ABBOTT: Today, of course, it is life and protecting life. You see that the high and rising water in Houston, which will continue, and so we have search and rescue missions that will be conducted throughout the day.

But also, if you see the weather map, you see that east of Houston, over in the Beaumont area, they are getting inundated with the spread of this storm. And so we are having to spread even further our search and rescue and safety missions.

CAMEROTA: Governor, we see how hard hit Houston has been. I man we've see all of the just heart-rending images of citizens, neighbors helping each other, helping to rescue the elderly and the sick and the babies, et cetera, from their homes. Do you think that Houston should have been evacuated?

[08:55:04] ABBOTT: Well, listen, the evacuation issue is something that can't be second guessed at this time because we have to focus our priority on saving lives. And as you mentioned, it's been so heart- warming to see not only the first responders go in there and save lives and rescue people, but Texans helping Texans, which is the way that we always do it. Texans taking a boat out and bringing people to safety. That's what Texans are all about. And those efforts will continue throughout today and tomorrow and the coming days.

CAMEROTA: Look, I know that you don't want to point fingers or you don't want to go backward in time, hindsight is 20/20. But in the interest of moving forward and figuring out the solution to things like this, you know, the mayor of Houston justifies that he didn't evacuate the city because he said that that would have created its own spate of problems. There would have been people stranded on highways. There could have been heat stroke. There could have been people stuck in their cars with more rain. Do you agree with all of those -- that rationale?

ABBOTT: Well, listen, there were obviously concerns, as you pointed out, about the complications of evacuation that when we saw when Hurricane Rita came to the state of Texas. And so it was so difficult to look in hindsight to see, would it have been better to evacuate or not evacuate, which is why we simply aren't focused on it right now. Instead, all of our attention is focused on saving lives.

CAMEROTA: What do you want to hear out of President Trump when he arrives tomorrow?

ABBOTT: Well, first, he has been very gracious and very helpful, he and his team, and my conversations both with the president and his cabinet members and with Brock Long, the FEMA administrator. And what I would like to hear from him is his understanding of the magnitude of the damage that Texas has faced. Because it's not just the Houston area that's been the focus for the past 48 hours, but also the Corpus Christi area where the hurricane first came across the shore of the state of Texas. This is going to be a very long-term project, helping Texas dig out.

Now, the good news is, Brock Long, the FEMA administrator, has already expressed that to me. He understands this is going to be a year or multi-year process. And I assume that the president will be echoing that. And I assume the president will be very concerned about what he sees, about the damage that Texas has suffered.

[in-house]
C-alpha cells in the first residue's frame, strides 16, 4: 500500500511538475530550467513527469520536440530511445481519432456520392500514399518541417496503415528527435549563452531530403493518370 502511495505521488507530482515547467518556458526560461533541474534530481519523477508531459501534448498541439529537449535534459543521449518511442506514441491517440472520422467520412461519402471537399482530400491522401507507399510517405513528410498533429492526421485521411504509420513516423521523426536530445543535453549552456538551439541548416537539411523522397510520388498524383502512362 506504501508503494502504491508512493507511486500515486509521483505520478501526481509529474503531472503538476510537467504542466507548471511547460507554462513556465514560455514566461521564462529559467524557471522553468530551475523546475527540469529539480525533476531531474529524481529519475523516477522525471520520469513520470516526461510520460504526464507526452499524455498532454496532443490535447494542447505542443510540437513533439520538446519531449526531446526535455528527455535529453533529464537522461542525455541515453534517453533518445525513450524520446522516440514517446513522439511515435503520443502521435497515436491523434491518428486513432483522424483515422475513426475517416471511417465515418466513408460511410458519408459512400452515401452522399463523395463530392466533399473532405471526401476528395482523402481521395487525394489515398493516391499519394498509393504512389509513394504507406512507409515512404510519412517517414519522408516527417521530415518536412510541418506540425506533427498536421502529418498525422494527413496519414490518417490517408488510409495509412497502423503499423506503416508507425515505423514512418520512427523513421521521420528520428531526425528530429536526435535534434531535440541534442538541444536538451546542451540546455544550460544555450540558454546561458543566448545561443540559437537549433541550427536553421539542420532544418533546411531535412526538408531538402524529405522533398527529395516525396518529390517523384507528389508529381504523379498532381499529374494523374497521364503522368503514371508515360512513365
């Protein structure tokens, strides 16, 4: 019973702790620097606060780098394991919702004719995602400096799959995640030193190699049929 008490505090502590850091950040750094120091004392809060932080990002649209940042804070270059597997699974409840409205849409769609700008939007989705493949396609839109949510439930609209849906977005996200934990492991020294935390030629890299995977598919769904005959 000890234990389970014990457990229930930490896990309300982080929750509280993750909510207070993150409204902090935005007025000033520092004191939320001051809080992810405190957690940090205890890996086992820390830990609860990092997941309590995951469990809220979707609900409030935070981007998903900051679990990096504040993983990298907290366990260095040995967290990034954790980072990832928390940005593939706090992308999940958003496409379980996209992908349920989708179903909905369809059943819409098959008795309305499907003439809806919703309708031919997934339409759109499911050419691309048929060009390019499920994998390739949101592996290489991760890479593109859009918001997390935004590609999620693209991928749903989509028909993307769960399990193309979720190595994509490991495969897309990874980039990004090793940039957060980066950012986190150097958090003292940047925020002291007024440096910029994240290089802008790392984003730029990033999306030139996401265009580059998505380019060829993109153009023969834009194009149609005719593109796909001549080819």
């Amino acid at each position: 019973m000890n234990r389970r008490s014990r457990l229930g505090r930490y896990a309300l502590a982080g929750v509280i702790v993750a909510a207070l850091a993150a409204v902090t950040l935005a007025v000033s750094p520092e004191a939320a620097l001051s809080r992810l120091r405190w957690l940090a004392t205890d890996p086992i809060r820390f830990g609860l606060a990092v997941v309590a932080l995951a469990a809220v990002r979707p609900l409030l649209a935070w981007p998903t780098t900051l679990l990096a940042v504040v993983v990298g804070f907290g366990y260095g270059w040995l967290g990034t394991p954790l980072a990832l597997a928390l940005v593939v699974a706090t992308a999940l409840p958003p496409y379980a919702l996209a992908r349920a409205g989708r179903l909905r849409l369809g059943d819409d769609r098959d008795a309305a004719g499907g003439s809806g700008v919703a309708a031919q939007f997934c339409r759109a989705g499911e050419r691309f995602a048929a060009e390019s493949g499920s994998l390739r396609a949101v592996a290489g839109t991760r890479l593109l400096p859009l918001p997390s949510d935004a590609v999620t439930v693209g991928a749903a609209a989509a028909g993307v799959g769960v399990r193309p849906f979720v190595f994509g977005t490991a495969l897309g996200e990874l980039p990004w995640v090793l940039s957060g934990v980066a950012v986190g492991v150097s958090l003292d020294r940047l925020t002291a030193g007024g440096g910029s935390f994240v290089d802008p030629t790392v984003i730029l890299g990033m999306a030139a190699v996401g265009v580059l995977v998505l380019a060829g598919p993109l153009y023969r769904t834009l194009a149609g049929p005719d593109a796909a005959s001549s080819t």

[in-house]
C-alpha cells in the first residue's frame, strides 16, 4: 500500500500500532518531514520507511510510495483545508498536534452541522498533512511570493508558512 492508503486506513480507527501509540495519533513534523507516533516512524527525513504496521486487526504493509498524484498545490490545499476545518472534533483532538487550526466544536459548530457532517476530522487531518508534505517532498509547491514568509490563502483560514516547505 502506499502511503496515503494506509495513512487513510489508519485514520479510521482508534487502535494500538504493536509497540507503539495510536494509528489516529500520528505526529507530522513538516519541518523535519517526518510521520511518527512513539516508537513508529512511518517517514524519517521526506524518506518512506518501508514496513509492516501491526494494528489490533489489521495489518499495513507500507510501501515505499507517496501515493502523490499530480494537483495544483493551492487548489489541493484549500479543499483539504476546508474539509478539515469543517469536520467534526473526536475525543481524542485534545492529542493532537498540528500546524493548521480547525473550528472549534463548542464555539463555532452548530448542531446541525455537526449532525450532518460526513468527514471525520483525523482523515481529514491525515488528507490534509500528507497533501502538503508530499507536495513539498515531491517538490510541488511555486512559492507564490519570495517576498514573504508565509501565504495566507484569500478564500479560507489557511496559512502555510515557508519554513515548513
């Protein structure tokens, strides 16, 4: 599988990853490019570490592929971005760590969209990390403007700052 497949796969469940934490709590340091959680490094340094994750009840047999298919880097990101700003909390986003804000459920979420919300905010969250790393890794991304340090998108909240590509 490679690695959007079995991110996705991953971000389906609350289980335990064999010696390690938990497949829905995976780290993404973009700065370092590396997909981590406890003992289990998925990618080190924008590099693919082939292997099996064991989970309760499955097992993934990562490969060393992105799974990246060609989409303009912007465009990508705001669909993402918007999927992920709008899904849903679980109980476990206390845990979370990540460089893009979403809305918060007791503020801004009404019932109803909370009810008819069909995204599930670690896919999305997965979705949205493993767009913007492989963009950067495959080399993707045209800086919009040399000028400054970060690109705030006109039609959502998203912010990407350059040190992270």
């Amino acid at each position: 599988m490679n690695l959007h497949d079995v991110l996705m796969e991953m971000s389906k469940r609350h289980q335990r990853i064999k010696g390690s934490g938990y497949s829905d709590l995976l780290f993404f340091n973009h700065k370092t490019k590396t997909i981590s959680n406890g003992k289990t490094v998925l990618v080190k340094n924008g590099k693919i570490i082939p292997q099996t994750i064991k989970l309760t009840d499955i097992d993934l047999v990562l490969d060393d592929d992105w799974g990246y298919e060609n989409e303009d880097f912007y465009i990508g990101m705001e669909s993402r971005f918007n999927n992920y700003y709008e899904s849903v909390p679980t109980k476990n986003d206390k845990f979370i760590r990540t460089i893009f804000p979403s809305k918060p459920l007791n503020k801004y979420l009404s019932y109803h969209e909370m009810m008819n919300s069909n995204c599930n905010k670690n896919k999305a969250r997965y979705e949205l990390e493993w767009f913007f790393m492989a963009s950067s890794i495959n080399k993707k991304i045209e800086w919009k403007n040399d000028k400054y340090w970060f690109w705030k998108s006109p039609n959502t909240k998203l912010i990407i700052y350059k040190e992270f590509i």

CAMEROTA: Have you spoken to the mayor of Houston in the past 24 hours?

ABBOTT: Yes. We had a great conversation last night. I spoke to him and asked him, what does he need? And he told me what he need. And that is, he needs more boats and more high-water vehicles. And overnight I was able to assemble and, as we speak now, we're in the process of delivering about 150 more water rescue boats, and about 300 more high-water vehicles to continue this process of removing Texans from these high-water locations and get them to safe ground.

CAMEROTA: Are you, governor, calling on the federal government or the military to help out in more ways in Texas?

ABBOTT: Yes. Through the agreement that we have with FEMA, the federal government will be helping out in a very profound way, in part during this rescue and recovery mission, but also in the build out mission once we begin the clean-up process.

CAMEROTA: So, governor, for the tens of thousands of people who are in the shelters in your state and the thousands more who may be rescued over the next days because, as we've heard, sadly, more rain is coming, what's the future for them? What happens when they go home and their houses are gone?

ABBOTT: Well -- sure. There's a multi-step process here. First is to get them to safe ground, to help them to adjust to what their immediate needs are, which includes food, water and shelter. But there are so many with some health care needs that will be fairly emergent in the way that we address them. Some of these evacuees will be moved to Dallas, where they may host about 5,000. Some will be moved to places like Austin and San Antonio. All of this on a temporary basis until the water recedes. And then we will begin the process of working with FEMA to build out new locations where they can move to.

CAMEROTA: Governor Greg Abbott, you have your work cut out for you. Thank you so much for taking time to be on NEW DAY. And we're praying for you and wishing the best for your state.

ABBOTT: Thank you so much.

CUOMO: All right, and the big message for the morning is Harvey is only getting going. We know that the hurricane itself has passed. It may move up the coast as a tropical storm. But the flooding, that standing water, it won't even crest until later this week. It's going to be a big health concern going forward. We'll stay on this story.

CAMEROTA: And we've heard FEMA say that they plan to be there indefinitely for a long time.

CUOMO: Right.

CAMEROTA: And people are going to need help for a really long time.

CUOMO: They don't even have number of dead or real casualty numbers yet. There have been thousands of rescues. We'll stay on it. CNN has breaking coverage right now. "NEWSROOM" with John Berman.